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The traditional account* states that ㄷ d is derived from ㄴ n by the addition of a stroke (ㄴ而ㄷ […] 其因聲加畫). However, Gari Ledyard proposes instead that ㄷ d is borrowed from Phagspa d, ultimately from Tibetan ད d, and that it is ㄴ n which is derived by the removal of a stroke.
* Hunmin Jeongeum Haerye "Explanations and Examples of the Proper Sounds for the Instruction of the People" (1446), defining and explaining the script now known as 한글 (Hangeul), “‘Great script, Korean script’”) in South Korea and 조선글 (Chosŏn'gŭl), “‘Korean script’”) in North Korea.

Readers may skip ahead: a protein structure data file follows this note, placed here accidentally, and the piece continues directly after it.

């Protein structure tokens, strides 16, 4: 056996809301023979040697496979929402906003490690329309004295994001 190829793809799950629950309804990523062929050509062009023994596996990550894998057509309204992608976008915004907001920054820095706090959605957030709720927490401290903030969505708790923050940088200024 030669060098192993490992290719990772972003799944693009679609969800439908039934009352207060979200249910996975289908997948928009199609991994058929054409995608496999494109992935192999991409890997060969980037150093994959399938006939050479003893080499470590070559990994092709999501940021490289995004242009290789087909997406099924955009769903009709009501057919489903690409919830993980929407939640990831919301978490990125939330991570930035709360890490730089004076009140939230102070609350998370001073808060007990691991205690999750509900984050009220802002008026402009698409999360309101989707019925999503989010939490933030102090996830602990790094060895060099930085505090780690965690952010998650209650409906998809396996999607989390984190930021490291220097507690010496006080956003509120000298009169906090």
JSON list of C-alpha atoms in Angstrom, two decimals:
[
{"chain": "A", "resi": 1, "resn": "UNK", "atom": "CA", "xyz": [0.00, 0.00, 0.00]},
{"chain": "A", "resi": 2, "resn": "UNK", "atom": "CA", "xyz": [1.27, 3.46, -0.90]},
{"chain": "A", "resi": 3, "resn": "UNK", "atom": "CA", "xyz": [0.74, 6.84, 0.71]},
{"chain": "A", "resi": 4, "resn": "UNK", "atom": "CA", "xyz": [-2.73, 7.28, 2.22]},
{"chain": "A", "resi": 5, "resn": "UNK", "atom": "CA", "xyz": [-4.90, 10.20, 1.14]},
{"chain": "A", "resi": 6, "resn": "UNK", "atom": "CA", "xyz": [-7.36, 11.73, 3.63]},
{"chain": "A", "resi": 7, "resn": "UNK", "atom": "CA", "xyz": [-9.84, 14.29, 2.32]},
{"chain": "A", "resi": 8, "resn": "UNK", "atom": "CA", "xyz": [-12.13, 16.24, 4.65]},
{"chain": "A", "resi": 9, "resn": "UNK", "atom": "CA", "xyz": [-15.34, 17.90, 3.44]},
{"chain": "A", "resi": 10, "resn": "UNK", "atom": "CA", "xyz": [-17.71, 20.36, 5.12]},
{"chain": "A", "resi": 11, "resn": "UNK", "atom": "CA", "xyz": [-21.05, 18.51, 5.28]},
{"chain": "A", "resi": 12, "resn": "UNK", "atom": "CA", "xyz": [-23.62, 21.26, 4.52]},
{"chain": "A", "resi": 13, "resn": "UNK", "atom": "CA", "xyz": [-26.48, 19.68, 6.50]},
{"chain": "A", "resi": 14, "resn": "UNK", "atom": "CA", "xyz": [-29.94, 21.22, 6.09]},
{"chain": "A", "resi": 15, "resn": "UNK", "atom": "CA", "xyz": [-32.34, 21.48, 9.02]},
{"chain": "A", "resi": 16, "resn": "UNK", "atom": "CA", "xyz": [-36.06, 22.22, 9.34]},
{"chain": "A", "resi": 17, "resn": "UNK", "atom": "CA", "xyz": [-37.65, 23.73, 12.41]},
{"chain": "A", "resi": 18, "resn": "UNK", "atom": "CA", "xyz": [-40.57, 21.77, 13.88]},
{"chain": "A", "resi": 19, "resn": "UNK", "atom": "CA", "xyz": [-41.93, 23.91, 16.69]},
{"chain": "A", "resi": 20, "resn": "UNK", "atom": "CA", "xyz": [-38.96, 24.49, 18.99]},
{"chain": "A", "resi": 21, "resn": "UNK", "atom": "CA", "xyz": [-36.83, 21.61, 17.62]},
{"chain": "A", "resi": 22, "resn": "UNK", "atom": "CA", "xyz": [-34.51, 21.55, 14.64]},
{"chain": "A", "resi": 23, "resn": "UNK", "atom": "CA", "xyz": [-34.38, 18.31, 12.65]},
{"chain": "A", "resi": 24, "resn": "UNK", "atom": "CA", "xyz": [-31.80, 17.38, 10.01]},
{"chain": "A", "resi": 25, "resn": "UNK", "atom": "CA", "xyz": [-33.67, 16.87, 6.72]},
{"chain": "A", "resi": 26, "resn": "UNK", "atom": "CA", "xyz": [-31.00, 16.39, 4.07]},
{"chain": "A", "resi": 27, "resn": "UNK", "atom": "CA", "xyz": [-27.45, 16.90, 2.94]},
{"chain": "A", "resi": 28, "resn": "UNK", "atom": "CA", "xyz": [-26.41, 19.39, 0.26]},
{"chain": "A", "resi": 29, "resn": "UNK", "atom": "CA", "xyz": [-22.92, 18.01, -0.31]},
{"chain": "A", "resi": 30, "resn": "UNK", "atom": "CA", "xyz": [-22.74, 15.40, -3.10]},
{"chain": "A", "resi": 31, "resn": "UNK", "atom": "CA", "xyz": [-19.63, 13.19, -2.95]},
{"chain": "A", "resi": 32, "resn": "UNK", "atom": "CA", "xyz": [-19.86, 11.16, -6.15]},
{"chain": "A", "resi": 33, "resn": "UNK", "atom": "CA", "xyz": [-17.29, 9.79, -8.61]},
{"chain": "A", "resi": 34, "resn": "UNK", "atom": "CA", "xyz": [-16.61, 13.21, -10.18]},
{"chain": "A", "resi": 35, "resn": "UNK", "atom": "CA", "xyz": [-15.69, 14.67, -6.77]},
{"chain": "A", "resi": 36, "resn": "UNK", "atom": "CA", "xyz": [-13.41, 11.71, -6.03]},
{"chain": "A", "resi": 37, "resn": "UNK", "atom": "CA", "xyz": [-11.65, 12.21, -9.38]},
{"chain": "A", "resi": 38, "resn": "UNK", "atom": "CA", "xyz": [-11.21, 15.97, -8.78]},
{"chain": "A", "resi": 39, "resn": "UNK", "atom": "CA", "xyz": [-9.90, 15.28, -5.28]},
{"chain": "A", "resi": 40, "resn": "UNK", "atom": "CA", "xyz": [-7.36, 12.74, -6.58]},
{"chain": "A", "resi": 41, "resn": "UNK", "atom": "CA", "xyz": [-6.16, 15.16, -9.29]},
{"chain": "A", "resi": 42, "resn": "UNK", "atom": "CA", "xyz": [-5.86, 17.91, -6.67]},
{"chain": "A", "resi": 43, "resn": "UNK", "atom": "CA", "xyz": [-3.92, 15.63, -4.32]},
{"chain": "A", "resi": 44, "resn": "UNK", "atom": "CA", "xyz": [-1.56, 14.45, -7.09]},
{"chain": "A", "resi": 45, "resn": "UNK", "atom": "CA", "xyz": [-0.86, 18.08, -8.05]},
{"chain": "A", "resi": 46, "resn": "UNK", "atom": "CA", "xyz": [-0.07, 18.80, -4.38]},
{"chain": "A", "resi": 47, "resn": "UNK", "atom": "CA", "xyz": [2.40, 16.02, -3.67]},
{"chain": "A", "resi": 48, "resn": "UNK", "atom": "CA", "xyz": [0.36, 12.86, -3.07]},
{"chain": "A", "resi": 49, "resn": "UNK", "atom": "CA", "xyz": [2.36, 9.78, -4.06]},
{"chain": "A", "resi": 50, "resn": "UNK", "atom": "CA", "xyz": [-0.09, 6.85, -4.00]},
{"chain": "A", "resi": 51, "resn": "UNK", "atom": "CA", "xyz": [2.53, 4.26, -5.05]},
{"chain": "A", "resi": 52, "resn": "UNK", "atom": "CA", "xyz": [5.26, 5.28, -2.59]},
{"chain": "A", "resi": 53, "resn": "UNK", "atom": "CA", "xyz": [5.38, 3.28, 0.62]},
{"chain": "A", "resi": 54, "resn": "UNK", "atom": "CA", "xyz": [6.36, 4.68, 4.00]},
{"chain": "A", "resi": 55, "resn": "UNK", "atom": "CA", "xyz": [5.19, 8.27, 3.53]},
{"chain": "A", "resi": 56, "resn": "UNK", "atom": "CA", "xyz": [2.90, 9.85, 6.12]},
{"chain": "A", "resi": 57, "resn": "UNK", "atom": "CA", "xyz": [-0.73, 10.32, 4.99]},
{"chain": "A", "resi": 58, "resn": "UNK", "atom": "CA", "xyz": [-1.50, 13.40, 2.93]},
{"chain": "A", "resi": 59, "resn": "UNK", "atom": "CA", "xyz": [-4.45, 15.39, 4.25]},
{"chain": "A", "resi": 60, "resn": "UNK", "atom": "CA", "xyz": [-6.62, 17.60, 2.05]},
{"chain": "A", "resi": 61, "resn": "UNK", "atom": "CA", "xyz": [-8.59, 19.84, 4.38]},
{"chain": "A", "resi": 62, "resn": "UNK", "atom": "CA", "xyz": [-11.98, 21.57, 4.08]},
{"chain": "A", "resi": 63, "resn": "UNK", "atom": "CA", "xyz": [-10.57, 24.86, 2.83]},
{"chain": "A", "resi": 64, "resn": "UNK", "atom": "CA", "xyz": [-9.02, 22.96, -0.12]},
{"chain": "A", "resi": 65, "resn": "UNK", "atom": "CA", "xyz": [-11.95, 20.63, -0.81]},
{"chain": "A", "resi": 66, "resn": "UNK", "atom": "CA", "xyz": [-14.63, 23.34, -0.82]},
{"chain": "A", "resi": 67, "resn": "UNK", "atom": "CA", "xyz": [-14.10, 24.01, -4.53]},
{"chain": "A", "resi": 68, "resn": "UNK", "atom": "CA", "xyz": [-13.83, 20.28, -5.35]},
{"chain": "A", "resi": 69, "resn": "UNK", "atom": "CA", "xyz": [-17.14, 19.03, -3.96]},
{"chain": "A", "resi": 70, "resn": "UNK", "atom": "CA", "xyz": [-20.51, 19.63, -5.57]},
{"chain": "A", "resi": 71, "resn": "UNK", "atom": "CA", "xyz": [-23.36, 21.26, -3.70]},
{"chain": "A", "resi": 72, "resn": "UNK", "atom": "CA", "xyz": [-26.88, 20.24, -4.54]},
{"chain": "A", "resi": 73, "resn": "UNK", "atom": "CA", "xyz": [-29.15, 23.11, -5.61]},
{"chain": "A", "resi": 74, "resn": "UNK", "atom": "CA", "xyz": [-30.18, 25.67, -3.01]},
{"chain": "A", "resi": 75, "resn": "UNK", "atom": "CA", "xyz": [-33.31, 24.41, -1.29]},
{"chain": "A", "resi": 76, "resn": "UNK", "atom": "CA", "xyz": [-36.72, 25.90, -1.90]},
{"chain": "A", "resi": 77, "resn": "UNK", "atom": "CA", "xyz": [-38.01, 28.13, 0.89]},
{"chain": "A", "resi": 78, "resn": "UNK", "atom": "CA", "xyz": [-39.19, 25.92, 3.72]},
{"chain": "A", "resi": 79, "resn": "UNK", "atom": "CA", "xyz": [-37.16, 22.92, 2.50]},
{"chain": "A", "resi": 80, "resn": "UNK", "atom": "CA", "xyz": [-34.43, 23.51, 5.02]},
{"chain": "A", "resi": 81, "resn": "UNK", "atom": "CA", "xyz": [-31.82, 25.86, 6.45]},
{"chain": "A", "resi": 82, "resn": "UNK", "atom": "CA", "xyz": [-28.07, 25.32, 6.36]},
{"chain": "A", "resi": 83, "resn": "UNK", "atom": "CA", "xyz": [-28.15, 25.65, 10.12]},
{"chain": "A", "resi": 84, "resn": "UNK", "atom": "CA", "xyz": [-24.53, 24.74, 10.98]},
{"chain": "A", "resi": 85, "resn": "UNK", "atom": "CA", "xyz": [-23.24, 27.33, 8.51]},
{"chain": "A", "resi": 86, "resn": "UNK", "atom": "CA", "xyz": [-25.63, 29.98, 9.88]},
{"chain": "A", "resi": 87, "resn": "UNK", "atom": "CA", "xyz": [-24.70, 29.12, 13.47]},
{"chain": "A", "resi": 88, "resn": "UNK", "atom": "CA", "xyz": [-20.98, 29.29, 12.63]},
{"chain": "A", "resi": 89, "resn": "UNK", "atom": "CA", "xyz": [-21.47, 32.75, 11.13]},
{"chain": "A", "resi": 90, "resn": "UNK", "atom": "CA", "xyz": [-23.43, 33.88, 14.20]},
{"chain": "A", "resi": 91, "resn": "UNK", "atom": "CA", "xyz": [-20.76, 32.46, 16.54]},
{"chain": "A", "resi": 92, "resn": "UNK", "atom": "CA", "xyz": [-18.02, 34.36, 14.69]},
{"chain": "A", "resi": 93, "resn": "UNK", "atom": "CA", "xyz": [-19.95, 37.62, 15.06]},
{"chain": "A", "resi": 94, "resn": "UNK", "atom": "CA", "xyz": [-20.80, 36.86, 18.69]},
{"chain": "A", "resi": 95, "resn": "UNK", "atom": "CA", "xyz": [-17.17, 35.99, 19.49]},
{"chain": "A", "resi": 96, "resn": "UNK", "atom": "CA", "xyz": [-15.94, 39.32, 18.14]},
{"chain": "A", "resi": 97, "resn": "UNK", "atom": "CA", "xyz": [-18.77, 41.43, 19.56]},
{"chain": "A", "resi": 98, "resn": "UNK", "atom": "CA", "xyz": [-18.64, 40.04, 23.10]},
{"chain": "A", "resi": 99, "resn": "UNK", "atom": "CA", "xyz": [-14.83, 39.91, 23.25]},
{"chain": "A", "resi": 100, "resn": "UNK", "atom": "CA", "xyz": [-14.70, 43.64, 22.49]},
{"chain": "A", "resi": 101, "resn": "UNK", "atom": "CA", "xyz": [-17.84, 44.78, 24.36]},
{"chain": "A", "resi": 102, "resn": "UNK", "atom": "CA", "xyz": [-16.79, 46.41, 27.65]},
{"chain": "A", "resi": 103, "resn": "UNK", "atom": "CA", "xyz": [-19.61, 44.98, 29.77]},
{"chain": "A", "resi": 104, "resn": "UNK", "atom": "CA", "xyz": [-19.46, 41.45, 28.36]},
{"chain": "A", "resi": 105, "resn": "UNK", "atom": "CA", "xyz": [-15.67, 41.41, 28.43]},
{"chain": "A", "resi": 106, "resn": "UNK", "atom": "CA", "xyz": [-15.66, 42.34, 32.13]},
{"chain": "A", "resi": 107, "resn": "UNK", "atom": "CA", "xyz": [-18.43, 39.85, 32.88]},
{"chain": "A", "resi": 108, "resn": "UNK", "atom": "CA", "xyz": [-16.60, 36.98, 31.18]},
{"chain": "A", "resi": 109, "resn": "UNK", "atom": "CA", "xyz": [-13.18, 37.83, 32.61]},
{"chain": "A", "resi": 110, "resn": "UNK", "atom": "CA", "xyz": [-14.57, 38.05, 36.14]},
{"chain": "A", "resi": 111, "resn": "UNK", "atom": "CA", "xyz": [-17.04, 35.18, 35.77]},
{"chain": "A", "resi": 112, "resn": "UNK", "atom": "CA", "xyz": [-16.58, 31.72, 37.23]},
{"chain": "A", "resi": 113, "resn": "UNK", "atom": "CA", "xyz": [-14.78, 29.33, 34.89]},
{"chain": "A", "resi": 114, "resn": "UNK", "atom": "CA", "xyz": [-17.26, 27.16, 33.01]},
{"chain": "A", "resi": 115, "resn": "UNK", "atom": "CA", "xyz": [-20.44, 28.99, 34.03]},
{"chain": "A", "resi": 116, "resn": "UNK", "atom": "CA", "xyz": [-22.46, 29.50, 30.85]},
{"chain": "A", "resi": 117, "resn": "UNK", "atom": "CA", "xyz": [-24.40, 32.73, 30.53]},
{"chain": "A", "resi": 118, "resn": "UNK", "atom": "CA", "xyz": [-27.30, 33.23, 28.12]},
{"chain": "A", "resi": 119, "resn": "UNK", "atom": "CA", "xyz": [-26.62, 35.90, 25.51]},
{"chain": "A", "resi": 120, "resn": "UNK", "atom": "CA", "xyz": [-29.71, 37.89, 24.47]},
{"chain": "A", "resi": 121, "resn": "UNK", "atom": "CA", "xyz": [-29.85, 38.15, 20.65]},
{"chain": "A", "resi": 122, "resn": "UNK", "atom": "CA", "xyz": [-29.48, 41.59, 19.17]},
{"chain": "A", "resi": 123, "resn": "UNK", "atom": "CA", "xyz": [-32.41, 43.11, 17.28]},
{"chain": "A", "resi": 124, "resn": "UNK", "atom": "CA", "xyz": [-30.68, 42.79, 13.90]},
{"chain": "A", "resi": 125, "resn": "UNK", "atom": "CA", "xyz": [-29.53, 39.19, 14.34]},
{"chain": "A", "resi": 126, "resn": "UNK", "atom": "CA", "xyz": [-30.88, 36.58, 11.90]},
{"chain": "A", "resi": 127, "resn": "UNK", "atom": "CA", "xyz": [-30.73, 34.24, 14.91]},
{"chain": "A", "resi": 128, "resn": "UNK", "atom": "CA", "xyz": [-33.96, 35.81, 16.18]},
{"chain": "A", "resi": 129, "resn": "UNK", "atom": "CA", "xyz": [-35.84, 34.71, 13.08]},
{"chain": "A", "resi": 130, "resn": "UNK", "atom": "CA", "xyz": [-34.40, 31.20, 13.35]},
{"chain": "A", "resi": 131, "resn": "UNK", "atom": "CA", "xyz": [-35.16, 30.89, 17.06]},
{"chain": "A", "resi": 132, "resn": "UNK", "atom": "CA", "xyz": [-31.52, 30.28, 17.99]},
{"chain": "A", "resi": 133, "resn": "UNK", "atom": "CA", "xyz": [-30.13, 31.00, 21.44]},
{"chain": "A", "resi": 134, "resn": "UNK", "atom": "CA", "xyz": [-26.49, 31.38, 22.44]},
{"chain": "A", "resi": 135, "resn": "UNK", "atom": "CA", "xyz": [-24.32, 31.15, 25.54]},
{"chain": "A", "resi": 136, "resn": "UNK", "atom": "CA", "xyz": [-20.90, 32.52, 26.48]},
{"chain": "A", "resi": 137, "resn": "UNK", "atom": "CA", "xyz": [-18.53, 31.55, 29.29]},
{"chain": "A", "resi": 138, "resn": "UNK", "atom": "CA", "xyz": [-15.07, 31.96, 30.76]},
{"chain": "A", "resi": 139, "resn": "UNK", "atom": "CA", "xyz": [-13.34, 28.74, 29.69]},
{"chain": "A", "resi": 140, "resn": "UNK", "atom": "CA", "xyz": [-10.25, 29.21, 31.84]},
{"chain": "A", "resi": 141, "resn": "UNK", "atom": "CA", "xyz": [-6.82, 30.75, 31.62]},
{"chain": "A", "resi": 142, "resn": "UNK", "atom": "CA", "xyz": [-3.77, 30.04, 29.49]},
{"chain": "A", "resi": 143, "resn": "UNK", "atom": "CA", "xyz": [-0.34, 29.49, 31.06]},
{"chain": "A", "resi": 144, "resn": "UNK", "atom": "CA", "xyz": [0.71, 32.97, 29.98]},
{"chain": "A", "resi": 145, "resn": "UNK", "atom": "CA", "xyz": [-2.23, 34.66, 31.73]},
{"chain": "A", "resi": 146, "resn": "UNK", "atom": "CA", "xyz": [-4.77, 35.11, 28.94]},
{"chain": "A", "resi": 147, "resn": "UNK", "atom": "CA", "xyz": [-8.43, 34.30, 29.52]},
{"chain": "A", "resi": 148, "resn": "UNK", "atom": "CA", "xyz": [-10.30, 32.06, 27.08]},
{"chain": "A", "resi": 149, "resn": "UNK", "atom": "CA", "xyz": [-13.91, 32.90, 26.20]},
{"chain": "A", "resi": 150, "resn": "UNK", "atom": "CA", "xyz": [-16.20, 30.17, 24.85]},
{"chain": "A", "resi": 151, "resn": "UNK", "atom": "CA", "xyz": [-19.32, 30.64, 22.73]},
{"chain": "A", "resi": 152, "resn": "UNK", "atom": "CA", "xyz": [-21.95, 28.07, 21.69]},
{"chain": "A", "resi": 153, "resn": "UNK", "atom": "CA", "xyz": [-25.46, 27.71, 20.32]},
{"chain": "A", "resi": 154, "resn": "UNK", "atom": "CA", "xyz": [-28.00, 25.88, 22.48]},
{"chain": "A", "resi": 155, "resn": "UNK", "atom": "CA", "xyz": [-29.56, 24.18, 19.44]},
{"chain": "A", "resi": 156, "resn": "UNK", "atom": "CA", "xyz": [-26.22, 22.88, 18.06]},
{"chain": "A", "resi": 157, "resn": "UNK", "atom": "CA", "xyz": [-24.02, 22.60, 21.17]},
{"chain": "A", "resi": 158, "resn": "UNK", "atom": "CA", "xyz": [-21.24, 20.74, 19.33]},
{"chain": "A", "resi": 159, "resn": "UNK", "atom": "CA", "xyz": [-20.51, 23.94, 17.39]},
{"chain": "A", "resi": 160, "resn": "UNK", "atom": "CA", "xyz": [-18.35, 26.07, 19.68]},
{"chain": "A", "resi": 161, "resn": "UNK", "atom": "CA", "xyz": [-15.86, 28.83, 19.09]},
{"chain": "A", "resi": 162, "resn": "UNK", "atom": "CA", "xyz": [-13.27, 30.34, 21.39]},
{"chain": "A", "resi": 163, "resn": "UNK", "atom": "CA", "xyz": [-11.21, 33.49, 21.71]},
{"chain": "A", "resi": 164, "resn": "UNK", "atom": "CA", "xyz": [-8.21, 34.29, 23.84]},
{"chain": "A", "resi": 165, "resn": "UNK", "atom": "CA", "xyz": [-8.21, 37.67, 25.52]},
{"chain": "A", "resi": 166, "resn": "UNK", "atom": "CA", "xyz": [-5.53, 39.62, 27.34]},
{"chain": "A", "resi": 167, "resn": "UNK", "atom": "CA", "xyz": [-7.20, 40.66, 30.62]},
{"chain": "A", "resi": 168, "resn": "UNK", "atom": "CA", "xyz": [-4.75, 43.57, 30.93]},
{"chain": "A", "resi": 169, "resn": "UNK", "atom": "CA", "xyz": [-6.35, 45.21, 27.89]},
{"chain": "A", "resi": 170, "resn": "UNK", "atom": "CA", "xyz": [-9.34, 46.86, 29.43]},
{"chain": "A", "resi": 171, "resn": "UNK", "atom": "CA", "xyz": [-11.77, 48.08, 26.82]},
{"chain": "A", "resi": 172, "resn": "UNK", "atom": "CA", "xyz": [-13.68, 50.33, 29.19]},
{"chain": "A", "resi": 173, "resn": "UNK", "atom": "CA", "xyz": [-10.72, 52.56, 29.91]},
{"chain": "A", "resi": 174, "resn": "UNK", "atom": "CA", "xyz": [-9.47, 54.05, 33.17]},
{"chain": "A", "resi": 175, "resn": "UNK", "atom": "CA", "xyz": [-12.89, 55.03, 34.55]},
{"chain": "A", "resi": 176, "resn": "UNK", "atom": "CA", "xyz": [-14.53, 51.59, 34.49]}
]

- 디귿 (digeut), a letter of the Korean writing system, hangeul; the unaspirated alveolar plosive (IPA: /t/)
In the North Korean order, ㄷ (d) it is the third jamo. In the South Korean order, it is the fourth.
- Previous jamo: ㄴ (n)
- Next jamo: (South Korean) ㄸ (tt), (North Korean) ㄹ (r)
- Other coronal consonants in Hangeul: ㄴ (n), ㅌ (t), ㄹ (r), ㄸ (tt)
- Other consonants with firm contact in Hangeul: ㅂ (b), ㄱ (g), ㅈ (j)
- ㅌ (t)
- ㄸ (tt)
- ㄴ (n) (in Ledyard account)
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